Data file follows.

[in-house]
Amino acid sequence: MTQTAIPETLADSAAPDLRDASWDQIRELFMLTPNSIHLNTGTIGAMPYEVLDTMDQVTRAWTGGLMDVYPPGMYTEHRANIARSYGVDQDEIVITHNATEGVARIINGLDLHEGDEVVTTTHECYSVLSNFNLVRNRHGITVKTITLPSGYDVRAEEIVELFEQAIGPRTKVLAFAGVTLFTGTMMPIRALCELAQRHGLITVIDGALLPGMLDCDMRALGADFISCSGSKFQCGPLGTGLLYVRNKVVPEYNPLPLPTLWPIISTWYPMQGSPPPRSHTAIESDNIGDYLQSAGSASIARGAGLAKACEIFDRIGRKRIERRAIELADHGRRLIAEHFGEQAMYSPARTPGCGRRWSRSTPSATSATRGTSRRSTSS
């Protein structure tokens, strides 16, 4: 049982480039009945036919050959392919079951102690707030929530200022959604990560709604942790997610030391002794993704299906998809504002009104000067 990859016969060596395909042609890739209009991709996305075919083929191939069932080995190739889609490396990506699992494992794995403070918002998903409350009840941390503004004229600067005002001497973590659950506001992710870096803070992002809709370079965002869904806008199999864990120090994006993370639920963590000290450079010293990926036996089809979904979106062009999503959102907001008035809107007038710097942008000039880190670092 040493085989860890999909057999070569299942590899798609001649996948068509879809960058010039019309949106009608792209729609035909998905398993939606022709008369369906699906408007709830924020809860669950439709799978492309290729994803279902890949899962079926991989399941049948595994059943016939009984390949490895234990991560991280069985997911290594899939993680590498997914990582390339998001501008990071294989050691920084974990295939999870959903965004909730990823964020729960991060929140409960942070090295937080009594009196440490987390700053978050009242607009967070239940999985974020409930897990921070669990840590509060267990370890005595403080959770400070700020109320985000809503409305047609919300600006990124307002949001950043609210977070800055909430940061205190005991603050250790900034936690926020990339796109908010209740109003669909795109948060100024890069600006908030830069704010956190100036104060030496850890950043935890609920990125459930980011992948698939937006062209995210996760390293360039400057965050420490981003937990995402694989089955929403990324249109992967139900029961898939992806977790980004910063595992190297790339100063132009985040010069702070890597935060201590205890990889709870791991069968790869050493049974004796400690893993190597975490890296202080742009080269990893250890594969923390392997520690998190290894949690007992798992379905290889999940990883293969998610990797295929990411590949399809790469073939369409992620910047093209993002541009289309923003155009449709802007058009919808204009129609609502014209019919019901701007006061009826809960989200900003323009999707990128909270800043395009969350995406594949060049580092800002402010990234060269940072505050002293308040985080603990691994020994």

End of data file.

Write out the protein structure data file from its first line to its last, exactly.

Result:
[in-house]
Amino acid sequence: MTQTAIPETLADSAAPDLRDASWDQIRELFMLTPNSIHLNTGTIGAMPYEVLDTMDQVTRAWTGGLMDVYPPGMYTEHRANIARSYGVDQDEIVITHNATEGVARIINGLDLHEGDEVVTTTHECYSVLSNFNLVRNRHGITVKTITLPSGYDVRAEEIVELFEQAIGPRTKVLAFAGVTLFTGTMMPIRALCELAQRHGLITVIDGALLPGMLDCDMRALGADFISCSGSKFQCGPLGTGLLYVRNKVVPEYNPLPLPTLWPIISTWYPMQGSPPPRSHTAIESDNIGDYLQSAGSASIARGAGLAKACEIFDRIGRKRIERRAIELADHGRRLIAEHFGEQAMYSPARTPGCGRRWSRSTPSATSATRGTSRRSTSS
């Protein structure tokens, strides 16, 4: 049982480039009945036919050959392919079951102690707030929530200022959604990560709604942790997610030391002794993704299906998809504002009104000067 990859016969060596395909042609890739209009991709996305075919083929191939069932080995190739889609490396990506699992494992794995403070918002998903409350009840941390503004004229600067005002001497973590659950506001992710870096803070992002809709370079965002869904806008199999864990120090994006993370639920963590000290450079010293990926036996089809979904979106062009999503959102907001008035809107007038710097942008000039880190670092 040493085989860890999909057999070569299942590899798609001649996948068509879809960058010039019309949106009608792209729609035909998905398993939606022709008369369906699906408007709830924020809860669950439709799978492309290729994803279902890949899962079926991989399941049948595994059943016939009984390949490895234990991560991280069985997911290594899939993680590498997914990582390339998001501008990071294989050691920084974990295939999870959903965004909730990823964020729960991060929140409960942070090295937080009594009196440490987390700053978050009242607009967070239940999985974020409930897990921070669990840590509060267990370890005595403080959770400070700020109320985000809503409305047609919300600006990124307002949001950043609210977070800055909430940061205190005991603050250790900034936690926020990339796109908010209740109003669909795109948060100024890069600006908030830069704010956190100036104060030496850890950043935890609920990125459930980011992948698939937006062209995210996760390293360039400057965050420490981003937990995402694989089955929403990324249109992967139900029961898939992806977790980004910063595992190297790339100063132009985040010069702070890597935060201590205890990889709870791991069968790869050493049974004796400690893993190597975490890296202080742009080269990893250890594969923390392997520690998190290894949690007992798992379905290889999940990883293969998610990797295929990411590949399809790469073939369409992620910047093209993002541009289309923003155009449709802007058009919808204009129609609502014209019919019901701007006061009826809960989200900003323009999707990128909270800043395009969350995406594949060049580092800002402010990234060269940072505050002293308040985080603990691994020994």